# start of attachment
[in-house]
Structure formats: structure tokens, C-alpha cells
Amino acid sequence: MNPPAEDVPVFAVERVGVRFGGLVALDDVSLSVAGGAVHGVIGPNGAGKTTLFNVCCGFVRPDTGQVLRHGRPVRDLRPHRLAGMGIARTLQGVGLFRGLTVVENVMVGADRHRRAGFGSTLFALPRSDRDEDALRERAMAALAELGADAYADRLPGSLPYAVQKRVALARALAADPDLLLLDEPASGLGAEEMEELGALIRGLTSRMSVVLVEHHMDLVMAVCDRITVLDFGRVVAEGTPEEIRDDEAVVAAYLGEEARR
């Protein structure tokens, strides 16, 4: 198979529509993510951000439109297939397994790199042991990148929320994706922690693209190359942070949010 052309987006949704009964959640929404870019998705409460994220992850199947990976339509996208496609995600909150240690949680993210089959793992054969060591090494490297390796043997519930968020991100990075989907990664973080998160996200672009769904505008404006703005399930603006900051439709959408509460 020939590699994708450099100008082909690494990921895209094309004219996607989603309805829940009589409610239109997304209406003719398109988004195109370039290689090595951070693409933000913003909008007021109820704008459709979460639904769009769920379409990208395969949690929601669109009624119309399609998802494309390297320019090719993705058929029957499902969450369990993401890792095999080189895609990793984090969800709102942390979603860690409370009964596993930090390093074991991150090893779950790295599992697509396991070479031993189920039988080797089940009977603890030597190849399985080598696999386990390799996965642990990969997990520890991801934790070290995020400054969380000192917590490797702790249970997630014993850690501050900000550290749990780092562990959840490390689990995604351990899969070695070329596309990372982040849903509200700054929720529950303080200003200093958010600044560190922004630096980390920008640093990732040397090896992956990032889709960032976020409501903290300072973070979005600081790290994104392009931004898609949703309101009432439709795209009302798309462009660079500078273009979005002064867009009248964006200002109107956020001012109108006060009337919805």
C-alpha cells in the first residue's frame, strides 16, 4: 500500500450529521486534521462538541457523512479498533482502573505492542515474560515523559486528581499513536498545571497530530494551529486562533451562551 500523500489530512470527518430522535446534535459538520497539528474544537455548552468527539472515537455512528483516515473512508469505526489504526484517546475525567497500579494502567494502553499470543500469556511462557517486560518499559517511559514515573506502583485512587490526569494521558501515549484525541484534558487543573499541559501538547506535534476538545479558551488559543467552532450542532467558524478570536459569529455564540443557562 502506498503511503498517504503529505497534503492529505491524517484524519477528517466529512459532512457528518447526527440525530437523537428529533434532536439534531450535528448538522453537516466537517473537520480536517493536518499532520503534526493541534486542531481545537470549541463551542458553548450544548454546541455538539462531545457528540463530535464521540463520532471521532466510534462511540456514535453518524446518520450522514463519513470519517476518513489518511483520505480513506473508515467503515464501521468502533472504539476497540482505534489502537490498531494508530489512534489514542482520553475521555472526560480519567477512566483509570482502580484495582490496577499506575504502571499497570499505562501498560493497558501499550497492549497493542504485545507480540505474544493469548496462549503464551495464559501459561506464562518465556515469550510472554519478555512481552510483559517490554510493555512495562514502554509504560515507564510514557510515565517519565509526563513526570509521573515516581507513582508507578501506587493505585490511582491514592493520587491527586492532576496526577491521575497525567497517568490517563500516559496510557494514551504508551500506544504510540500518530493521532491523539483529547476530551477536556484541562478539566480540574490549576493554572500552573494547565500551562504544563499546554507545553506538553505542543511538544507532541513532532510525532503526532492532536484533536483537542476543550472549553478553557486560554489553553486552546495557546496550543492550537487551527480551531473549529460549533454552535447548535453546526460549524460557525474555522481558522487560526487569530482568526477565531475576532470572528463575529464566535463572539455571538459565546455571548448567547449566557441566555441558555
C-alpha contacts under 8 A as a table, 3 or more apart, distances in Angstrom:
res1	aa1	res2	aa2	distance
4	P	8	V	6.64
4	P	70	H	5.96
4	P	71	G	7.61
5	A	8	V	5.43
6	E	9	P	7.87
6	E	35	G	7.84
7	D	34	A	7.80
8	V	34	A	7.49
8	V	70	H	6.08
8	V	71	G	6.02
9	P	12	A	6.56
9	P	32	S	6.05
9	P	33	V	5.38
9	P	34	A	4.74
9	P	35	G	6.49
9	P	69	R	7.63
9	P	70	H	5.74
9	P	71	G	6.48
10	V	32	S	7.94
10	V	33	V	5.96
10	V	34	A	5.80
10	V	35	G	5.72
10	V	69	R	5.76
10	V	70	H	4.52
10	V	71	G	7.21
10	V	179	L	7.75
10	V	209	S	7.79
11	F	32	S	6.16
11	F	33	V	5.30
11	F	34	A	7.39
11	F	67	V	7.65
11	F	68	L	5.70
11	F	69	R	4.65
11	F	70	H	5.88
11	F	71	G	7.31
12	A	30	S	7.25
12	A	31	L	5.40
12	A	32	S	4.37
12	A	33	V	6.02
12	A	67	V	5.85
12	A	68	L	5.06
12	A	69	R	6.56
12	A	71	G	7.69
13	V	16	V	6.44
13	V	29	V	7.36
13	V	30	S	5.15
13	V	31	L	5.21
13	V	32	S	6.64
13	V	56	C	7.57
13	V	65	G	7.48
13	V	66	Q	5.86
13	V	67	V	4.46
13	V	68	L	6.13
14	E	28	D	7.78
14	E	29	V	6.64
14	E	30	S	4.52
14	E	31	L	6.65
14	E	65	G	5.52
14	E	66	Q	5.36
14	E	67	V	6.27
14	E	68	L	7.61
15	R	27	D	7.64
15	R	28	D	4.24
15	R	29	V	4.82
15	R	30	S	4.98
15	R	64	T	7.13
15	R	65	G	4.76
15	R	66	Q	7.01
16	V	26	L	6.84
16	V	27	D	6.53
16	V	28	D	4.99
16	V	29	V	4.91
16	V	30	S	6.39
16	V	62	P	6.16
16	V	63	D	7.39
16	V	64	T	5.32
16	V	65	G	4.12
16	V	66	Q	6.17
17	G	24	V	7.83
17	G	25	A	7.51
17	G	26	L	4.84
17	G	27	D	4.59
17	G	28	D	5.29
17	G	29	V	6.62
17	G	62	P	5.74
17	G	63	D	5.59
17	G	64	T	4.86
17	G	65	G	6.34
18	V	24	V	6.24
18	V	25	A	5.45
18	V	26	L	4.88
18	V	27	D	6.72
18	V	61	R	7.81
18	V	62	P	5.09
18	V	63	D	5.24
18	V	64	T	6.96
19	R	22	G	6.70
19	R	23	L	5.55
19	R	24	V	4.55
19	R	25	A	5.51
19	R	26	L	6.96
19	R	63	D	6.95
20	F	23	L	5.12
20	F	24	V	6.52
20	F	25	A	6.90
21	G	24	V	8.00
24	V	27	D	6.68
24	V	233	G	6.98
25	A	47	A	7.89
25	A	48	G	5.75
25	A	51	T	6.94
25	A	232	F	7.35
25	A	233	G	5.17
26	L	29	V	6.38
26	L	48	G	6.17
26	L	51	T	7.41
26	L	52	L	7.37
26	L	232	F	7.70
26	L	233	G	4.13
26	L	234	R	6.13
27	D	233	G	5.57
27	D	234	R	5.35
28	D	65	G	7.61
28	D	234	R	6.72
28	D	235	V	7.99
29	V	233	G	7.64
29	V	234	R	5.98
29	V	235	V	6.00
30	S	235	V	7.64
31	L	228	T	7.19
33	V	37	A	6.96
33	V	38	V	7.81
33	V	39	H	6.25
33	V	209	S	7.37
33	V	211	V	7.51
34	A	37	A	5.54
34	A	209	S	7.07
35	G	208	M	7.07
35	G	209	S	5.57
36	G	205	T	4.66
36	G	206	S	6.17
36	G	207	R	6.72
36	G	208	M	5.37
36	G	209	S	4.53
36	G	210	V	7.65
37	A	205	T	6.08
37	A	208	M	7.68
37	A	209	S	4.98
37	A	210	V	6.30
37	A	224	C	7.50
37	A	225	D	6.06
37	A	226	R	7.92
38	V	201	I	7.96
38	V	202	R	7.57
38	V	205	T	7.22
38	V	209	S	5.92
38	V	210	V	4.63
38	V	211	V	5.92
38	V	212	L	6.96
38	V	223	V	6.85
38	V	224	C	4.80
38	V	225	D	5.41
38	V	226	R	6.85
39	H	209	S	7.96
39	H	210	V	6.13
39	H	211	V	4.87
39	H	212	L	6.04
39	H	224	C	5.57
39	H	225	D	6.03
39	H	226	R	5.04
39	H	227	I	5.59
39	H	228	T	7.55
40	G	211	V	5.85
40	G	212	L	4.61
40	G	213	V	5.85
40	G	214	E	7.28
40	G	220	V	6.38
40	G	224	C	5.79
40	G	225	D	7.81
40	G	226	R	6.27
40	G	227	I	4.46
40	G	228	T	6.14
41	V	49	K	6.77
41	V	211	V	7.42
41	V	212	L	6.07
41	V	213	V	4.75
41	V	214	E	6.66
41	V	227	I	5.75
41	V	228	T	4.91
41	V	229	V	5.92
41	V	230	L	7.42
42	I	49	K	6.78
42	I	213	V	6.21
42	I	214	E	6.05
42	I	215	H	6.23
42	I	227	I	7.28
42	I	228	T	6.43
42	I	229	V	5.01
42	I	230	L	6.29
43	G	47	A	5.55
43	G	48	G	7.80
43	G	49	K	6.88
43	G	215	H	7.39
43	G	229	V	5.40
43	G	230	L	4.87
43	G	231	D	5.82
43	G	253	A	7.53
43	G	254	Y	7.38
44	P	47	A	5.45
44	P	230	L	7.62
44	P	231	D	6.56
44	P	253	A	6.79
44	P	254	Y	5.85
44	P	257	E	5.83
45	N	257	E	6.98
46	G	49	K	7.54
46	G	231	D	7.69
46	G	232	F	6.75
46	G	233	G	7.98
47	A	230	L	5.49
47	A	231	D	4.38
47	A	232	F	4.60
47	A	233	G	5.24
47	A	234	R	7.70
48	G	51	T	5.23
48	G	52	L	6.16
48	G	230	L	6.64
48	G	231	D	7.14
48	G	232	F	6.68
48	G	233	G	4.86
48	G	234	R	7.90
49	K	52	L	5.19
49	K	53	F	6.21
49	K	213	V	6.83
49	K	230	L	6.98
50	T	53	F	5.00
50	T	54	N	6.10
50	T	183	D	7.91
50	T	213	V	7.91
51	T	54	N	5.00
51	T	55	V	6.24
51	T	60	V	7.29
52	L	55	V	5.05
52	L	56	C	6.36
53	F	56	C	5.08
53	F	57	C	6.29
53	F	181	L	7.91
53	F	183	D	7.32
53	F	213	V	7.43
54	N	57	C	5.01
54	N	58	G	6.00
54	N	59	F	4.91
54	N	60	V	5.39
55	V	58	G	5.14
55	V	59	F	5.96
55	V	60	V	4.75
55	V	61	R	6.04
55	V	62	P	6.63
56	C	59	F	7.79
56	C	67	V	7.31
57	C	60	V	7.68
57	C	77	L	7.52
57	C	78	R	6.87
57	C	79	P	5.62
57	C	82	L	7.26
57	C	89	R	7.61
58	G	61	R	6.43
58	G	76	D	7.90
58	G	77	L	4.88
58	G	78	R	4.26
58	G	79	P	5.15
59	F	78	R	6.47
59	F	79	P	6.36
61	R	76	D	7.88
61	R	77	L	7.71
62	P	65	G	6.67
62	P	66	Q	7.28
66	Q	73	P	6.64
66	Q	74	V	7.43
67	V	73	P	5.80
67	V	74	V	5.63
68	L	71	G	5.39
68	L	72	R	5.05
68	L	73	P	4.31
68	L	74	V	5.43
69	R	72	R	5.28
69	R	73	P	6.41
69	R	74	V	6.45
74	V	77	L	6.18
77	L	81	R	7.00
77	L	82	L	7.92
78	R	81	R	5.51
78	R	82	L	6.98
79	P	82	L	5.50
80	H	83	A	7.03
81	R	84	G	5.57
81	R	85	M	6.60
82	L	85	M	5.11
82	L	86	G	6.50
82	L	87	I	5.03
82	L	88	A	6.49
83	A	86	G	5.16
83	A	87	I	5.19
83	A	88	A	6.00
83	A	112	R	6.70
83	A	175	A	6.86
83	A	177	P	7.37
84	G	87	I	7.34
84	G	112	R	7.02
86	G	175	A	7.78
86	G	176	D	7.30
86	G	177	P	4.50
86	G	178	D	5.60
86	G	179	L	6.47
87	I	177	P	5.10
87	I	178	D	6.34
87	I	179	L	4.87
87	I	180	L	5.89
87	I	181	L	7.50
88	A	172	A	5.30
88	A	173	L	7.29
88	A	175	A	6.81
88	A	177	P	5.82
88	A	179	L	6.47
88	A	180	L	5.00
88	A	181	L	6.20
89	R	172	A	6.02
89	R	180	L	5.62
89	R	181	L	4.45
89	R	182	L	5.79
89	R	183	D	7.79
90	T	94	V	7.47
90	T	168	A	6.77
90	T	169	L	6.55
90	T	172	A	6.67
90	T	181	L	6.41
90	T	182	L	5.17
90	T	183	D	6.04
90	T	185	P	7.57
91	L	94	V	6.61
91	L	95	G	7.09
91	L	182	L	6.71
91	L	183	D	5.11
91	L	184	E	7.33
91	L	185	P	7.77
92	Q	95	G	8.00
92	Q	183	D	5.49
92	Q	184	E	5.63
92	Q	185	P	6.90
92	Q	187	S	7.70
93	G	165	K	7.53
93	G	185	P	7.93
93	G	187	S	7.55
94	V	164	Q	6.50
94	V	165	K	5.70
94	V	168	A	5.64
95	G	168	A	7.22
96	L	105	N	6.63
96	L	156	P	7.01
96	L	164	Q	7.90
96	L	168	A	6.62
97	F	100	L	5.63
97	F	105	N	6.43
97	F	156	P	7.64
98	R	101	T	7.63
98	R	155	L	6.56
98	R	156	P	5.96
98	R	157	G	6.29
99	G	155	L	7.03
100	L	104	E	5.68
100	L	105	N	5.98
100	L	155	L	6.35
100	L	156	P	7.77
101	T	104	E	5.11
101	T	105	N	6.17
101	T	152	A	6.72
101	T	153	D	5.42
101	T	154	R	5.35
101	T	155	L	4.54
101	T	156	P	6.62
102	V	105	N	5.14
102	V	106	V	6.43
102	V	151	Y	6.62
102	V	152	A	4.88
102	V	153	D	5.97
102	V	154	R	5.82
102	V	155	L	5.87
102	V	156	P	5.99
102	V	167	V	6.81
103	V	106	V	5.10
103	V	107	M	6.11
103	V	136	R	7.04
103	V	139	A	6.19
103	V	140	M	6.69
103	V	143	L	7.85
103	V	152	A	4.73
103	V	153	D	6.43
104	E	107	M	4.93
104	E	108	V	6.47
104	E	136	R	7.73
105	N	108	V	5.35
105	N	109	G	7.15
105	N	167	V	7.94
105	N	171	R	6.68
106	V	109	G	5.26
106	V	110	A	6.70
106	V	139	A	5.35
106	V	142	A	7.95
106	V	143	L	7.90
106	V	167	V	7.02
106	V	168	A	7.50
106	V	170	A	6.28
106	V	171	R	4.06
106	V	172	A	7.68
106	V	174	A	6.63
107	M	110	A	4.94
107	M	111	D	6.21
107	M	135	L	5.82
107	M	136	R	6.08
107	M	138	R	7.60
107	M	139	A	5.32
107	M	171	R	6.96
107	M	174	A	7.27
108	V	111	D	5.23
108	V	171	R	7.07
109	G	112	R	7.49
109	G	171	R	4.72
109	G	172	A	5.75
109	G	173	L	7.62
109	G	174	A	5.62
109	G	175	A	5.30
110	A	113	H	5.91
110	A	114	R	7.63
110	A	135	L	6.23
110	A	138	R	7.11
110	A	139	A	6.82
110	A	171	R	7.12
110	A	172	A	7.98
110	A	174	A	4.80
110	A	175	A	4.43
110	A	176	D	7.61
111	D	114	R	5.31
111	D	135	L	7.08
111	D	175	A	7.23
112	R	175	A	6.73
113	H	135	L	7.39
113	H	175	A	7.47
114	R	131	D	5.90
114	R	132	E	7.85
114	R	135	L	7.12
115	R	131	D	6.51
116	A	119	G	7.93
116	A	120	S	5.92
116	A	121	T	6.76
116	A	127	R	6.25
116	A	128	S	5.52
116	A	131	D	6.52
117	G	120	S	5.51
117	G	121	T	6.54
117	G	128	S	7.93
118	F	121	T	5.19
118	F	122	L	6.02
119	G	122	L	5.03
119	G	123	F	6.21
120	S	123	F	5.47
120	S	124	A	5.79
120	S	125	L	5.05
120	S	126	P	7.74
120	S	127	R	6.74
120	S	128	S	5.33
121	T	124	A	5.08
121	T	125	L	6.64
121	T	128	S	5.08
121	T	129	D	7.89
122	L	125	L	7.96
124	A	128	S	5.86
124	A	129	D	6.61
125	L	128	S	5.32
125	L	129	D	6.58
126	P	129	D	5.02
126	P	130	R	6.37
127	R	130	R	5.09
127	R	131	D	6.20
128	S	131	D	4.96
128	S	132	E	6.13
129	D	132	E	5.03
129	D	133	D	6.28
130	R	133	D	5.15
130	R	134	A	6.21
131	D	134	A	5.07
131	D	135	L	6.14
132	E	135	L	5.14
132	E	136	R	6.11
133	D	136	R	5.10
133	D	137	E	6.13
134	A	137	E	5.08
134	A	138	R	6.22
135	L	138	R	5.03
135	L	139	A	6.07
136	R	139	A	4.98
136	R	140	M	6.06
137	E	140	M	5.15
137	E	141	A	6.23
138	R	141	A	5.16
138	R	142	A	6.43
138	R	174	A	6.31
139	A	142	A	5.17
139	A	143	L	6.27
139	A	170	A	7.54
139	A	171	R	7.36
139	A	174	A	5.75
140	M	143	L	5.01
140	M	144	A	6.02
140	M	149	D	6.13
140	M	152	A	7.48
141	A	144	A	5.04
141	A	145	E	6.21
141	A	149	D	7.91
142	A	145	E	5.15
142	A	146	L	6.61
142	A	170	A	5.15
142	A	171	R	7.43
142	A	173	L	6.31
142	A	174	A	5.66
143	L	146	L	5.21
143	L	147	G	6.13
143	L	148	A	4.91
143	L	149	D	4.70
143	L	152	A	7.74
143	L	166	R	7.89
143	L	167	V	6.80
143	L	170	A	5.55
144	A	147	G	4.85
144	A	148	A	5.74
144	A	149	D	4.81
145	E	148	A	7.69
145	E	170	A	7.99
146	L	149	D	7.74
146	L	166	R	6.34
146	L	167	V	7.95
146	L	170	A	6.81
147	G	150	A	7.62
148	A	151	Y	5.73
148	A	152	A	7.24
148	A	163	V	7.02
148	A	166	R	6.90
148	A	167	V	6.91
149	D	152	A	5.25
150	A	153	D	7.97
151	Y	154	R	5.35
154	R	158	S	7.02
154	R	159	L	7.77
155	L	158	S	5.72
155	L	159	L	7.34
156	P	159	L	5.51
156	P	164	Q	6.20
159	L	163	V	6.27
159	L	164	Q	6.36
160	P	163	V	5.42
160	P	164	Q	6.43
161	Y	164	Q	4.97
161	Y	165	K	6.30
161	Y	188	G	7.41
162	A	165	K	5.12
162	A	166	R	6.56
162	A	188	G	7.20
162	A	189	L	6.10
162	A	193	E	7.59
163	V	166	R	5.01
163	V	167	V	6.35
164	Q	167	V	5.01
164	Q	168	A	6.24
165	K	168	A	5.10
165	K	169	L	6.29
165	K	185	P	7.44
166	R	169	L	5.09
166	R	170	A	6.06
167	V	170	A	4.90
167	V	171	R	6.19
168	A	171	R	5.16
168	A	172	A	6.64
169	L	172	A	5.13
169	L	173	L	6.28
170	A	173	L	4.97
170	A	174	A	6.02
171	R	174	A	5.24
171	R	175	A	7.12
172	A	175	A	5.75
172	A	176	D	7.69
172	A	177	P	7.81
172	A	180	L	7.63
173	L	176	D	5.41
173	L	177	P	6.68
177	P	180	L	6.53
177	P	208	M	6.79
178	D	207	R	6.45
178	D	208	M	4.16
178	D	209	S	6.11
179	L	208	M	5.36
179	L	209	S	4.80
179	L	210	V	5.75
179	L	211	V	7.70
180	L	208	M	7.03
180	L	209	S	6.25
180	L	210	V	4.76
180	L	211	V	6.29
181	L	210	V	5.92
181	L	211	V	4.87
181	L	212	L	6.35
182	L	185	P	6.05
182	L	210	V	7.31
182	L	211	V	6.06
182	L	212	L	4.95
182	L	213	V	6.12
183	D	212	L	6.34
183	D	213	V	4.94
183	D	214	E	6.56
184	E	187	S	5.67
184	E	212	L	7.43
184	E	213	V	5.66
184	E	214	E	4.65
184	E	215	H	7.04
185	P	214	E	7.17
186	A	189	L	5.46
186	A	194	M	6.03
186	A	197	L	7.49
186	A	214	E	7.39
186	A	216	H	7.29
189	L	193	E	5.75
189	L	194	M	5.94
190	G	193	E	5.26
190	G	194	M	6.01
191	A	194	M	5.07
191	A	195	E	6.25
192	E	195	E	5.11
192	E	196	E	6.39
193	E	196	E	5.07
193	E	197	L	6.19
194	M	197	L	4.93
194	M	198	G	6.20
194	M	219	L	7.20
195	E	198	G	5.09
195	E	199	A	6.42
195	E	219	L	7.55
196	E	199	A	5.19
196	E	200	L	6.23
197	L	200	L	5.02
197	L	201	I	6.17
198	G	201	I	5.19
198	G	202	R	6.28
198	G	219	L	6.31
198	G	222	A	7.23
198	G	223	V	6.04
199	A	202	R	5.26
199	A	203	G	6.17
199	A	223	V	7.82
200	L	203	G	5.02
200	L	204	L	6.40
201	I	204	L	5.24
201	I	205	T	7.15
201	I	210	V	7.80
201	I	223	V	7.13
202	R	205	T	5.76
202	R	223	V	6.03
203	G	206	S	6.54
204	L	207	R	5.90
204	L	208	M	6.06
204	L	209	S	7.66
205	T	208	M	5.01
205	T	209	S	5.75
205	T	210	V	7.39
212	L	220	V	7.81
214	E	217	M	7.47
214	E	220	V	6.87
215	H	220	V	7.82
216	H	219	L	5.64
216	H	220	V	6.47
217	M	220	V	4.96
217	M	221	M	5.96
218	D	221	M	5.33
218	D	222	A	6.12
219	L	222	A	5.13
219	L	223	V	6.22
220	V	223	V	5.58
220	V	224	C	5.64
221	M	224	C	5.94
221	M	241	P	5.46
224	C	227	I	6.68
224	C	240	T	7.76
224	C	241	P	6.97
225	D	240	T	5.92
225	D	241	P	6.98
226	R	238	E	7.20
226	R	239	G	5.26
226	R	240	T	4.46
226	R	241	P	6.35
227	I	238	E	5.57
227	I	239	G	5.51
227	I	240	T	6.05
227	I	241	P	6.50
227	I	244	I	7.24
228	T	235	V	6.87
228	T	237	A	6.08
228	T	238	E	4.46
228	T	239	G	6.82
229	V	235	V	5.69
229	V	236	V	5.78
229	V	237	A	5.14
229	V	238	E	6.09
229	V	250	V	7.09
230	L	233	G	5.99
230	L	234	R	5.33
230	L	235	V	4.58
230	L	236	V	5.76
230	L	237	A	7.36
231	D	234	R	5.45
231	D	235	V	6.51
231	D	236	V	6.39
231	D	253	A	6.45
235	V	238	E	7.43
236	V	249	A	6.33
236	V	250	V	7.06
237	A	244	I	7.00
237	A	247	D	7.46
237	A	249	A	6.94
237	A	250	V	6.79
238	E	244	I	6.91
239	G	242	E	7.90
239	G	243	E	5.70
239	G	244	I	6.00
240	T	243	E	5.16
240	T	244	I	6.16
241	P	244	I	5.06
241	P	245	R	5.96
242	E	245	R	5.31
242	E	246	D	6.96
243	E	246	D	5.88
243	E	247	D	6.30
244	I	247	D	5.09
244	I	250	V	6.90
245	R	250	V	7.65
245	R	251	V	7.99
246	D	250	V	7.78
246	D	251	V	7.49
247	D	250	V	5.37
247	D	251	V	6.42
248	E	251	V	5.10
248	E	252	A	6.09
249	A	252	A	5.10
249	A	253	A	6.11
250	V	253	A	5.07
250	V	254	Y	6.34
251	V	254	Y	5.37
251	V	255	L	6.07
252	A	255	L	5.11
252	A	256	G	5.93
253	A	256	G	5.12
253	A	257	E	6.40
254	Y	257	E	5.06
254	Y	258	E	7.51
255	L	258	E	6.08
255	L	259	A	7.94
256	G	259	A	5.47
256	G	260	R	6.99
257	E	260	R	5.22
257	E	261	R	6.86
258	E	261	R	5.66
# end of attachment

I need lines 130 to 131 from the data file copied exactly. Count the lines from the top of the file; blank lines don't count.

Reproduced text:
28	D	65	G	7.61
28	D	234	R	6.72